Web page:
I’m going to do a half lap with a cross cut, chisel paring, and followed through with a shoulder plane. Now if you didn’t know better, you might be thinking I’m an Olympic diver getting ready to execute a stunning high dive. But alas, I am not. I’m a woodworker, and this is a structural joint and the tools I will use to make a simple, yet strong woodworking joint.
The Half Lap is a joint used to connect two intersecting pieces of wood. Each piece of wood is sawn to half its thickness. When the two are then overlapped, the two are now again the thickness of one.
In times of old, this might have been considered as an inadequate means of joining two boards together. In early time glue was not available. I imagine to secure this joint, the boards would have had to be drilled through and fastened by dowel rods. Or maybe they nailed it? Either way, it would not have been a good joint to hold up against any rugged usage.
However, with today’s modern glue, it has the ability to adhere to the wood with incredible strength. If you would try to break it, the wood would snap before the glued joint would fail. Wood has three edges in which glue can be applied. Face grain, the large, flat surface area of a board. Edge grain, the smaller side of the board running length wise. And end grain, the ends of the board, running width wise. Yet, end grain gluing is an inadequate means of bonding two pieces together.
I’m going to begin with making my boards. I’ll have one horizontal on my bench and the other standing vertical. With a sharp pencil I’ll mark the vertical piece on the face and sides using the horizontal piece as a gauge. Then i’ll reverse the two pieces and mark the same on the other board.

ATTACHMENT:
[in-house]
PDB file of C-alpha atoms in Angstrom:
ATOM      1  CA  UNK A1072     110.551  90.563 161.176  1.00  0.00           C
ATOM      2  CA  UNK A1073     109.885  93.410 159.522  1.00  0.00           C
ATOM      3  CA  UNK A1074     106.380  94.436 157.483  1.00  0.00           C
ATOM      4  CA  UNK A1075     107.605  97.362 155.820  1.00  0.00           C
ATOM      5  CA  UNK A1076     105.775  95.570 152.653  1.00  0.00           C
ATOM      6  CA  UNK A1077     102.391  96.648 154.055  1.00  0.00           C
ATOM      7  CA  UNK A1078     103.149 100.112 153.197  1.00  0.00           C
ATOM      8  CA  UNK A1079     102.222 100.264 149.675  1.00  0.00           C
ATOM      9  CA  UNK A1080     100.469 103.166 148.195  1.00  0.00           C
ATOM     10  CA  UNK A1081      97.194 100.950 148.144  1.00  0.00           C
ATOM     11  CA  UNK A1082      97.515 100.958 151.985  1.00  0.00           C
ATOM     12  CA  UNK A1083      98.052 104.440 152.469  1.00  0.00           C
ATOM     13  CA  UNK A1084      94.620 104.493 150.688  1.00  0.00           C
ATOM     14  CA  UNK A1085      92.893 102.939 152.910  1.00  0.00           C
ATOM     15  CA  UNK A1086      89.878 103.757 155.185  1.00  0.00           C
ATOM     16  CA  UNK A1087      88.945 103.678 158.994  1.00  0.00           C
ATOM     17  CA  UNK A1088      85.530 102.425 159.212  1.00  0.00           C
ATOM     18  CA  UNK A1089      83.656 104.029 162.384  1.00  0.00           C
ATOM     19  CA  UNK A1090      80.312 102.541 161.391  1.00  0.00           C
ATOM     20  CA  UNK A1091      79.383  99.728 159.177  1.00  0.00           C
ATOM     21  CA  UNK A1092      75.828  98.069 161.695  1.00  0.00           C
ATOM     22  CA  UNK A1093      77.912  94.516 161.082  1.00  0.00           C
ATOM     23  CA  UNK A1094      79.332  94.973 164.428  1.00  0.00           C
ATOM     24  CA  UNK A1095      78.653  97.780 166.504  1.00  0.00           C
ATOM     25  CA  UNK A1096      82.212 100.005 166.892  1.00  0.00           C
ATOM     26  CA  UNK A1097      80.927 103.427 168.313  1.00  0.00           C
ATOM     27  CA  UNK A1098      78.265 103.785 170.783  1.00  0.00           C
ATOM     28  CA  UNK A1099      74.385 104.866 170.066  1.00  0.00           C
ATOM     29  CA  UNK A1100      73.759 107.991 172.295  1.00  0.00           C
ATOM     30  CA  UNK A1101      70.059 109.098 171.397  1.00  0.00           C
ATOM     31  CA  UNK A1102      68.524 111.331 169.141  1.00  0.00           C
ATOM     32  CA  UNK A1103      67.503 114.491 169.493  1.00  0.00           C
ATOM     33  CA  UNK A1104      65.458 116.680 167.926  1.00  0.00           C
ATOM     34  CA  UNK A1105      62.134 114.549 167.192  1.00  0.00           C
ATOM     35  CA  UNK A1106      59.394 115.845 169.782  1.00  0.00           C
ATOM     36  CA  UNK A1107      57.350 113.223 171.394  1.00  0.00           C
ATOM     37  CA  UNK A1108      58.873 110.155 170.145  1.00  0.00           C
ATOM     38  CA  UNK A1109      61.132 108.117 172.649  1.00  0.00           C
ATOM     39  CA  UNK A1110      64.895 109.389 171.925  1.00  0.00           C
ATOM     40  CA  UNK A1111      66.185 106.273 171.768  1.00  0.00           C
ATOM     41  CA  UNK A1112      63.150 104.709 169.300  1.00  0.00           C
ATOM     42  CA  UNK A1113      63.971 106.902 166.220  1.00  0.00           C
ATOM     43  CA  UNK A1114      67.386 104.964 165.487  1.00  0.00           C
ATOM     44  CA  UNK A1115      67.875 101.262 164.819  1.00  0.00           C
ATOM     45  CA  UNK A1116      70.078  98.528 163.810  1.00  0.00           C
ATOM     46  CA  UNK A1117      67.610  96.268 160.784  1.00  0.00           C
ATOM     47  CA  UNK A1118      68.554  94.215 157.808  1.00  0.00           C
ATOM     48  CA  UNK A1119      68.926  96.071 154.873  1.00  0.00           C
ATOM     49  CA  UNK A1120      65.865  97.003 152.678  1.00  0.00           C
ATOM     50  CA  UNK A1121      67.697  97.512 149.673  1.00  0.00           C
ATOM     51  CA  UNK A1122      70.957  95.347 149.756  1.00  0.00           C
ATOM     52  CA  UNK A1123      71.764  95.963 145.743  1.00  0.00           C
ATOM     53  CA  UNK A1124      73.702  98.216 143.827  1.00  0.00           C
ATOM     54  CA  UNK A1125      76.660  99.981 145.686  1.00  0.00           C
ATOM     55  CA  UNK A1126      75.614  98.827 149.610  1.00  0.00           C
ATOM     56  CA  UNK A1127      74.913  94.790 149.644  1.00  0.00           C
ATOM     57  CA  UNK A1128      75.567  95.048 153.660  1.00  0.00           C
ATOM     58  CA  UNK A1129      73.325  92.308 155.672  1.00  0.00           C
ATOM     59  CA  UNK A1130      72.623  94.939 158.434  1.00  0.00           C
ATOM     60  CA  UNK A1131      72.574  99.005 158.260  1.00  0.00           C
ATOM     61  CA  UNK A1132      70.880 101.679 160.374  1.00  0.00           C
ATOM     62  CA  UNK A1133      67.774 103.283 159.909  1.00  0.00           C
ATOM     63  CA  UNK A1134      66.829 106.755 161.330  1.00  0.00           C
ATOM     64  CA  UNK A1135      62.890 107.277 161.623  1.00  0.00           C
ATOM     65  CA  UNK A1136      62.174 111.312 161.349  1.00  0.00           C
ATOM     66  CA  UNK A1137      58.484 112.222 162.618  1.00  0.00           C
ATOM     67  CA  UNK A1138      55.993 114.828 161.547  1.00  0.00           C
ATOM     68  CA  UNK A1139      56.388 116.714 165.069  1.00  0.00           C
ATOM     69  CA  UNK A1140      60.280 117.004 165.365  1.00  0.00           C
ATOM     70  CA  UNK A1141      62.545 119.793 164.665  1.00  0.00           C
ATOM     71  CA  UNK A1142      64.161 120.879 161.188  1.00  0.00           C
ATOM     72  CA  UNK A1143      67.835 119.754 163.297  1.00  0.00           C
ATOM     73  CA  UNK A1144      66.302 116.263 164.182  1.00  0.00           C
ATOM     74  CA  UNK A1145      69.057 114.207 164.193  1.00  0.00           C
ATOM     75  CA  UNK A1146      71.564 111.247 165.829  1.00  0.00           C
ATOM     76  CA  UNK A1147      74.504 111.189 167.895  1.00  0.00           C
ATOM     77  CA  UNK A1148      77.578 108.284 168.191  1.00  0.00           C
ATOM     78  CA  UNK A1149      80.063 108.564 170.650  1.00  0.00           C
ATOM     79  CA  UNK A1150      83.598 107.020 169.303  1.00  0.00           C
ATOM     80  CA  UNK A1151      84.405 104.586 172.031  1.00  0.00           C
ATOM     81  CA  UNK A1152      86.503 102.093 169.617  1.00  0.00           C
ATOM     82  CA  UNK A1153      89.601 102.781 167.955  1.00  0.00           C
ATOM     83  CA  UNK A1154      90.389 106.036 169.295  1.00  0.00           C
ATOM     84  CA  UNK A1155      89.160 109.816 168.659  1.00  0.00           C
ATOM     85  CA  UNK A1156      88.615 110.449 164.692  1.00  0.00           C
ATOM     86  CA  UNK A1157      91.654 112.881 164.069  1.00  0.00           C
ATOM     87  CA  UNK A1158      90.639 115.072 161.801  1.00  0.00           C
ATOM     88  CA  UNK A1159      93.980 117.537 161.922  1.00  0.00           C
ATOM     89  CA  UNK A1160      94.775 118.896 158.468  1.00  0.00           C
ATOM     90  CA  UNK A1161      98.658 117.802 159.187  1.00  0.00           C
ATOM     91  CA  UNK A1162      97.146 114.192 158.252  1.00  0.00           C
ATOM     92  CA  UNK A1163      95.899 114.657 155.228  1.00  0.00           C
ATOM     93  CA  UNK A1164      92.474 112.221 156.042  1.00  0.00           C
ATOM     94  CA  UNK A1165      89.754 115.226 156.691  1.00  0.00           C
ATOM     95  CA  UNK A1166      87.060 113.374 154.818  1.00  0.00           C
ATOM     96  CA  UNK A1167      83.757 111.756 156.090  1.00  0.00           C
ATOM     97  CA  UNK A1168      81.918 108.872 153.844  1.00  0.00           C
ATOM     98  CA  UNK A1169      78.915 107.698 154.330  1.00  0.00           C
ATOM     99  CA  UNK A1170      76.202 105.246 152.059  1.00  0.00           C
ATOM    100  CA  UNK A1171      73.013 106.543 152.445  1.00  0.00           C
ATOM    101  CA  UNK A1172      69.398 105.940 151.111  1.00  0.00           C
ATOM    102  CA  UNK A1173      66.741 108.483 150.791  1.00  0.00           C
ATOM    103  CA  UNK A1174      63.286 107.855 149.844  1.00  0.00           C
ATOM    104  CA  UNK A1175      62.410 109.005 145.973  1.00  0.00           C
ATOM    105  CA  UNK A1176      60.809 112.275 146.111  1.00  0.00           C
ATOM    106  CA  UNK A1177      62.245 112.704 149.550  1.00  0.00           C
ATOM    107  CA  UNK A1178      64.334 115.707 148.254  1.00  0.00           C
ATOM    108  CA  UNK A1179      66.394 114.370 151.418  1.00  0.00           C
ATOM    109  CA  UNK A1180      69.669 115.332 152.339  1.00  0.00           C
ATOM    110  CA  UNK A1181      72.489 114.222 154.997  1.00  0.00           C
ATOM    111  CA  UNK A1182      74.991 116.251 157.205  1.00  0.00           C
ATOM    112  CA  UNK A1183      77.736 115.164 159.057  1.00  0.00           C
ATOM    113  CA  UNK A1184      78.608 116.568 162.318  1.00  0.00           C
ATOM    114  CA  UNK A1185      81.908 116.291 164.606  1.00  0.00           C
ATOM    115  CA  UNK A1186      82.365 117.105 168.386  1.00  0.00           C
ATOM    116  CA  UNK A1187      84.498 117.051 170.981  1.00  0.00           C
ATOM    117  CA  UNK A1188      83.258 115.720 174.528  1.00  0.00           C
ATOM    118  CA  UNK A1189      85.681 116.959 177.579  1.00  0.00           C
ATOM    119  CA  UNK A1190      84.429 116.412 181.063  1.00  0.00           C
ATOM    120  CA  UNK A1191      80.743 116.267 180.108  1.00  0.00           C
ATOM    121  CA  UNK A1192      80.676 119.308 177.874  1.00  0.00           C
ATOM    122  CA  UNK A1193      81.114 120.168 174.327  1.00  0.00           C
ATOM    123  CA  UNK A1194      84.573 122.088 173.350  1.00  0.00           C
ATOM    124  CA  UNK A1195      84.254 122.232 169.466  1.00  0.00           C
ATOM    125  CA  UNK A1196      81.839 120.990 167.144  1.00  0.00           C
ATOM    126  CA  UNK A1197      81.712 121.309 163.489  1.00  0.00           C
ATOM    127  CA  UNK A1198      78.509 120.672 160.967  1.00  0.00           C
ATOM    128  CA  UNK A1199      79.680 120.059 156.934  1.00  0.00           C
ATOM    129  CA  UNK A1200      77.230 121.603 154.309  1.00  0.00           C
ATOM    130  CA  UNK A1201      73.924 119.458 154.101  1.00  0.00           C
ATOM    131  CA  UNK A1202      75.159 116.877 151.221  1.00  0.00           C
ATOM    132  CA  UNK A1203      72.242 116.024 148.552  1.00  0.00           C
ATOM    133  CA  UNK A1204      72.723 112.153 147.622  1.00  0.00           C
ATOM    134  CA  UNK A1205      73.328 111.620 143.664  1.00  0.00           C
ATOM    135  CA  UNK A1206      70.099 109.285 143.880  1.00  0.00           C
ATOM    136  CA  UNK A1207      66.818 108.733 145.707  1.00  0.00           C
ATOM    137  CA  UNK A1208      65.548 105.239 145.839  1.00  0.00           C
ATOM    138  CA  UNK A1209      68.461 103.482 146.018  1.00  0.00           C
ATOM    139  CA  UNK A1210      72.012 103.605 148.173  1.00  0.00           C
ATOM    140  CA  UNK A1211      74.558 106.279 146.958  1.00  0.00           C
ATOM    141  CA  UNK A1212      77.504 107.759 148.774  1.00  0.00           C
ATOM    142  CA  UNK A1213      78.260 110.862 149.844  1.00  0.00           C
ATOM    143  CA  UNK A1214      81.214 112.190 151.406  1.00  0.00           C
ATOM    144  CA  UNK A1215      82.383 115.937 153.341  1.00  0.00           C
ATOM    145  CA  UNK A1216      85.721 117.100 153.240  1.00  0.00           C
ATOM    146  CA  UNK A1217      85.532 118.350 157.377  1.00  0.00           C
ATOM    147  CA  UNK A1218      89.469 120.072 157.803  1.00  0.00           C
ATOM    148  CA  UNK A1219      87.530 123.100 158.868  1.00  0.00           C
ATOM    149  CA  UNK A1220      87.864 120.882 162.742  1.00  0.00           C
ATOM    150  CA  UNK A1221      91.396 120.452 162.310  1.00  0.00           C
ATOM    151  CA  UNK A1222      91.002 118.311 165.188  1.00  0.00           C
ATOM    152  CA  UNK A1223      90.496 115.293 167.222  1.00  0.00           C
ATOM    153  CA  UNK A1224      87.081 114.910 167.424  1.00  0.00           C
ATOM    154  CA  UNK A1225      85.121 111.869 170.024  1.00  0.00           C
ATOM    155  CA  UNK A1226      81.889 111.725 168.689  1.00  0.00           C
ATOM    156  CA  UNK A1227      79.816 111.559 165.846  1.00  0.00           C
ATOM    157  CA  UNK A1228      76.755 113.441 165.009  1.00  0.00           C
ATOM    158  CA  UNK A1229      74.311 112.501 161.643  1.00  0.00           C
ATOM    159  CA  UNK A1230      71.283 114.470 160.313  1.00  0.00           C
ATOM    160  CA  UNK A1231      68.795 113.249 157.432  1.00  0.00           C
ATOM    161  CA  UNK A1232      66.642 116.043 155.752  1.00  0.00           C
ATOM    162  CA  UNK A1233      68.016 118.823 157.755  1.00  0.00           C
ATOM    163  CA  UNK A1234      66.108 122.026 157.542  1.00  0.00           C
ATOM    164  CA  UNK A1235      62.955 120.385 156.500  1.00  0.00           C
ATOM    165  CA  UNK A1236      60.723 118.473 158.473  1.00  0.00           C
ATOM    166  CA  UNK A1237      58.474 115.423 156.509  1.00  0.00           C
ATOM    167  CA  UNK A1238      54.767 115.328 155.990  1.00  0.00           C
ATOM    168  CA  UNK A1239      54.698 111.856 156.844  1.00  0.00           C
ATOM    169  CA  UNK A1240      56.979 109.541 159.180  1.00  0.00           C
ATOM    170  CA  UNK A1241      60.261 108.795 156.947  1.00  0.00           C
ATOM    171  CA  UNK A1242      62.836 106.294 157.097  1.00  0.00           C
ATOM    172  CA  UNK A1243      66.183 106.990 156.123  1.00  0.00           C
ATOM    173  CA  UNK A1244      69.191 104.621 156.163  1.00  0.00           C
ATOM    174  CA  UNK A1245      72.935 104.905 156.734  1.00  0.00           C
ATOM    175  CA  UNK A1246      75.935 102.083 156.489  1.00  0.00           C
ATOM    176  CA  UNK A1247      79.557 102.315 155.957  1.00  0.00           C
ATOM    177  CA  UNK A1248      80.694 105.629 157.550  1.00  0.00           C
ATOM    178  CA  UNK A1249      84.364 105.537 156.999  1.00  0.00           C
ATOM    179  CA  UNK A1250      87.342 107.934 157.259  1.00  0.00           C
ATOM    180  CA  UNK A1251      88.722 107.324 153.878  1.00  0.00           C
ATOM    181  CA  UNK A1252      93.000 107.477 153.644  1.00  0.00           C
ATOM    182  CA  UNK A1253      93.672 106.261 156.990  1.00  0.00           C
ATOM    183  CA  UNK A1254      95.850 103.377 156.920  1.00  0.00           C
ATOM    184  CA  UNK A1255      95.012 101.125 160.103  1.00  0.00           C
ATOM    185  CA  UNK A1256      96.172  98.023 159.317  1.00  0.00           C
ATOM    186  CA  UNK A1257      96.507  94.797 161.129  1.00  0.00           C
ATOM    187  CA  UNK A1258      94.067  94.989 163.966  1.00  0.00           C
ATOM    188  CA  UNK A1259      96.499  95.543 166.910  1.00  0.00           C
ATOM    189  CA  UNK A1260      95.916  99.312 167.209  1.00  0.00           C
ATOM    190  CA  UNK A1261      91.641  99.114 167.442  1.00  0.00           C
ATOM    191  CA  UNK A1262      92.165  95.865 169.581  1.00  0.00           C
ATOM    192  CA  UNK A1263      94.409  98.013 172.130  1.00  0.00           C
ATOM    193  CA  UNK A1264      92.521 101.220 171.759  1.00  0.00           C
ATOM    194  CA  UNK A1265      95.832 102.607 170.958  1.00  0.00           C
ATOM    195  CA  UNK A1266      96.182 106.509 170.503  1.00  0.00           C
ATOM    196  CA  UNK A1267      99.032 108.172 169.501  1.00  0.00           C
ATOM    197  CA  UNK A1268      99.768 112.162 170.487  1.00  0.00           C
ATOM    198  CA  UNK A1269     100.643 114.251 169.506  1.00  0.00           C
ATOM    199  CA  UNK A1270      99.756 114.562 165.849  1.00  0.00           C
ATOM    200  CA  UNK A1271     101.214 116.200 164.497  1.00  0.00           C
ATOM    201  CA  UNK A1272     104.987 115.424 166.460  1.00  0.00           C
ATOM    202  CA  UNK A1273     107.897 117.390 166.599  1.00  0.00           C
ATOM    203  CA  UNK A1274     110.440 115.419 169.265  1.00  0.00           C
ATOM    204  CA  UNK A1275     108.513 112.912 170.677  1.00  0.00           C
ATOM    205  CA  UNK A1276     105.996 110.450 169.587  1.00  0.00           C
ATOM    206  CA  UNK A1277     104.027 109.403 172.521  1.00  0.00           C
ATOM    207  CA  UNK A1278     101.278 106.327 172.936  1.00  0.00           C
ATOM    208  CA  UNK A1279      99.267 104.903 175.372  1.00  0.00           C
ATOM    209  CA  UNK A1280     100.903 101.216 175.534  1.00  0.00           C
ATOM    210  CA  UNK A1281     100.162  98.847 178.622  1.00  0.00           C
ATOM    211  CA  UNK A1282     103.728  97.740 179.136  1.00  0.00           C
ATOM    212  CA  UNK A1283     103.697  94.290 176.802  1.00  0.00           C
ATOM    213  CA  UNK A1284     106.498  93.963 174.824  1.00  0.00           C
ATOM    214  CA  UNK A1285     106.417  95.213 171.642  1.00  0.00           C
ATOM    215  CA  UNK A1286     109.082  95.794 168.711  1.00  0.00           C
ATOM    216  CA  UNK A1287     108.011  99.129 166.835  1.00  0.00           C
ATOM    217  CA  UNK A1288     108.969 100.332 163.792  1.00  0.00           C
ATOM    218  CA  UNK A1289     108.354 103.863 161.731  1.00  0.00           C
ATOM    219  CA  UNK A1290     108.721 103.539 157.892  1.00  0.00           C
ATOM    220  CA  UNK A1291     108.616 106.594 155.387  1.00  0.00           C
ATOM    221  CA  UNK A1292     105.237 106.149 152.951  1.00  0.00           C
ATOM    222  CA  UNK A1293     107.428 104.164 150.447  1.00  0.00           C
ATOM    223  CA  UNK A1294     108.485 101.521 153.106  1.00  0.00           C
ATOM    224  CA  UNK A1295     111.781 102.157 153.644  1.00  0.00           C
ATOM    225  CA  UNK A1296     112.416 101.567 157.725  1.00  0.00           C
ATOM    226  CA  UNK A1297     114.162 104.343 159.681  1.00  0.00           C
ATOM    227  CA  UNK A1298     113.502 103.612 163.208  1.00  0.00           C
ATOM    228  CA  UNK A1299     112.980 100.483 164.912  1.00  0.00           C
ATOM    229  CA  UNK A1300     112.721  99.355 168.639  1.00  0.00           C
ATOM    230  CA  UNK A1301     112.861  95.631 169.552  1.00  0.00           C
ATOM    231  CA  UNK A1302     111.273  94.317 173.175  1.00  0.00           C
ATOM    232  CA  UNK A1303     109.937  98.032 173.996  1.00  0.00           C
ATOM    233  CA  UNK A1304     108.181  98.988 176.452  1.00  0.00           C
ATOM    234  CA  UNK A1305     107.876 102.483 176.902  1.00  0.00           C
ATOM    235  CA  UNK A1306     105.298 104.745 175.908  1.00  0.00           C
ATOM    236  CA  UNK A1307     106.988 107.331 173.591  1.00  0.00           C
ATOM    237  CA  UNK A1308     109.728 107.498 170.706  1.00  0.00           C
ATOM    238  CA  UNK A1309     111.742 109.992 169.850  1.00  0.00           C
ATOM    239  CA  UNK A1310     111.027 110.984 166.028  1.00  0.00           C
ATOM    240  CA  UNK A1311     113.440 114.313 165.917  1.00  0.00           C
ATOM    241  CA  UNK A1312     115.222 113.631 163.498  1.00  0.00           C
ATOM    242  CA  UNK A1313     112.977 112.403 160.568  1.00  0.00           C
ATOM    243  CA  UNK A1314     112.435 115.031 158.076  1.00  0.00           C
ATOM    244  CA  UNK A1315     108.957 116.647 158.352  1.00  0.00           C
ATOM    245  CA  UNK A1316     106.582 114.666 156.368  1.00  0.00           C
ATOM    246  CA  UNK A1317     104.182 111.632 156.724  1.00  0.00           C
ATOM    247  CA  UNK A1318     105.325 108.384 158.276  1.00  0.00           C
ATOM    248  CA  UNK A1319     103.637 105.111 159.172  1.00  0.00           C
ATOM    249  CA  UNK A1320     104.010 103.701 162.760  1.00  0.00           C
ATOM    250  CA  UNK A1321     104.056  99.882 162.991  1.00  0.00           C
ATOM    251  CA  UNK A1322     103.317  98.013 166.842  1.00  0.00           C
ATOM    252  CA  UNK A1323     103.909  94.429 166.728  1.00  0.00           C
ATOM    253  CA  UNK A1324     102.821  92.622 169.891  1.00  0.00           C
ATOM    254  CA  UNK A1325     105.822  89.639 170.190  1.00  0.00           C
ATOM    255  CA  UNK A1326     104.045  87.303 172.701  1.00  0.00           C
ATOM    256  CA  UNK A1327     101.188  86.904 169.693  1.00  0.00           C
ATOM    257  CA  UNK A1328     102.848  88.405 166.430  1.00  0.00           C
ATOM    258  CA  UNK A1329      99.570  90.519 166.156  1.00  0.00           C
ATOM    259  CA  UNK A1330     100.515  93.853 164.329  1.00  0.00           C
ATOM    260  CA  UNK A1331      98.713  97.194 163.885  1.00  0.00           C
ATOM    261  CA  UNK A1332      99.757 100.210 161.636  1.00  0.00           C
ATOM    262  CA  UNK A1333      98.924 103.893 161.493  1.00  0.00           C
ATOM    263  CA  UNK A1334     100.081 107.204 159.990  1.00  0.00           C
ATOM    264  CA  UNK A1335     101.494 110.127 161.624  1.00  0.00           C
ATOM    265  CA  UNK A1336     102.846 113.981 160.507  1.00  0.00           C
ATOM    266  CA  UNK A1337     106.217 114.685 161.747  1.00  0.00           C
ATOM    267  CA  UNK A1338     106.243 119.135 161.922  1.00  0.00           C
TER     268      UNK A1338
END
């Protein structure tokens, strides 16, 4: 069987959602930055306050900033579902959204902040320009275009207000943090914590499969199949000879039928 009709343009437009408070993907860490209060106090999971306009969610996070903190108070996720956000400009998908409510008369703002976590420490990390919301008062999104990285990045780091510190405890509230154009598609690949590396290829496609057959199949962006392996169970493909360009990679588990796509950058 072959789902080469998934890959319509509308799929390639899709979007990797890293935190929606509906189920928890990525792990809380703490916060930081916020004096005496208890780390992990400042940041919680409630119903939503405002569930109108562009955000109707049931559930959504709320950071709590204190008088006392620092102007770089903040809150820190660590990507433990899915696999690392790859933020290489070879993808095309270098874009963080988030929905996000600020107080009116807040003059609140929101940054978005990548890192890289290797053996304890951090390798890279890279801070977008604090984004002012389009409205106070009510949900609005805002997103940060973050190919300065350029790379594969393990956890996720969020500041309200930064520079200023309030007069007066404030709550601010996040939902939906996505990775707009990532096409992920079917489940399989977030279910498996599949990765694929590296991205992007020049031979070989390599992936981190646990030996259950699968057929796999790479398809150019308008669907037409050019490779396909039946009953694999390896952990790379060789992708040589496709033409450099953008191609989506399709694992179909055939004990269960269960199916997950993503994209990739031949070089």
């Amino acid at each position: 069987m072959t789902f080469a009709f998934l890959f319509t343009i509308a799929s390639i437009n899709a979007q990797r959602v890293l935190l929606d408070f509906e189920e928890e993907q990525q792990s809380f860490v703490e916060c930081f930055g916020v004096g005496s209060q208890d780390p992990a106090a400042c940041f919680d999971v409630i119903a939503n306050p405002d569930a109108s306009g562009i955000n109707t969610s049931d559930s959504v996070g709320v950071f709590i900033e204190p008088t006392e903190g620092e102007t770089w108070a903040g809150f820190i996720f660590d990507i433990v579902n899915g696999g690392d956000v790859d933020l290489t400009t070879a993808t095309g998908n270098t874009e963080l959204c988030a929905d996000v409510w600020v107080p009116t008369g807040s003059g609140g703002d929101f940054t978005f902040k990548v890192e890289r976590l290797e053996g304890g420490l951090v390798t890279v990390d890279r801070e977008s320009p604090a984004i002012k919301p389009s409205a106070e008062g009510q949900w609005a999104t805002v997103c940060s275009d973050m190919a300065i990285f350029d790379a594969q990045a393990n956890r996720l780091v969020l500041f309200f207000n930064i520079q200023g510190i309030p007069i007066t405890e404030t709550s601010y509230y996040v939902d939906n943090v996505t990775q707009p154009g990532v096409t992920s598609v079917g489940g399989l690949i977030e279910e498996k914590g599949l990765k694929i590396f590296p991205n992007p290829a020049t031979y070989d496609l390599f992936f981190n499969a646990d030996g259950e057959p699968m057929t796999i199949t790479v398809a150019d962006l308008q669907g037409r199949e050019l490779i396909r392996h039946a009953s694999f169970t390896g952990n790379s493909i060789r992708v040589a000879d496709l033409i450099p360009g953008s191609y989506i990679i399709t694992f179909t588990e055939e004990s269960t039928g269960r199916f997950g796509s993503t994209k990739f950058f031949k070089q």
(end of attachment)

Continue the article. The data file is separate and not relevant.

Using a marking gauge, I’ll set it for half the thickness and run it down the sides of the boards.
With a square and a sharp knife, I’ll scribe a line across the face of the board following my pencil line. I continue to make a few passes with my knife. Then I angle the knife, removing a small amount of wood, creating a shoulder or trench on the waste side for my saw to rest in. I’m going to do this for both pieces.
I’ve picked up my crosscut saw and using that trench as a guide, I’ll saw down to my marking gauge line. I’ll move my saw over 3/16” and make a series of saw cuts repeating this until I come to the edge of the boards.
Now comes the fun part. I use a ⅞” chisel and place it in between the saw kerfs. Pry the chisel and most of the wood will snap out. I love doing this. It’s fast, easy and there is something fun about it. Maybe it’s the sound of the wood breaking like the sound of knuckles cracking on fingers. I’m not sure, I just know I enjoy doing it.
The mating surfaces are still rough at this point. So I’ll smooth them out with a shinto rasp. I’ll do a test fit to see how the joint fits. If the half lap isn’t quite wide enough, I’ll use a shoulder plane to carefully shave the joint so the fitting is exact.
From there it’s just applying the glue. I’m going to spread the glue evenly on both mating surfaces. I want to make sure that I’m using all the surface available to me to get the maximum holding power. Then I apply the clamps and let it set overnight.
If you would like to see an example of this joint being made, check out my videos at
www.youtube.com/bigchopperoo and watch “Craftsman Frame- part 1”
Chad Stanton- Stanton Fine Furniture
-- Chad Stanton, Big Chopperoo www.woodchoppintime.com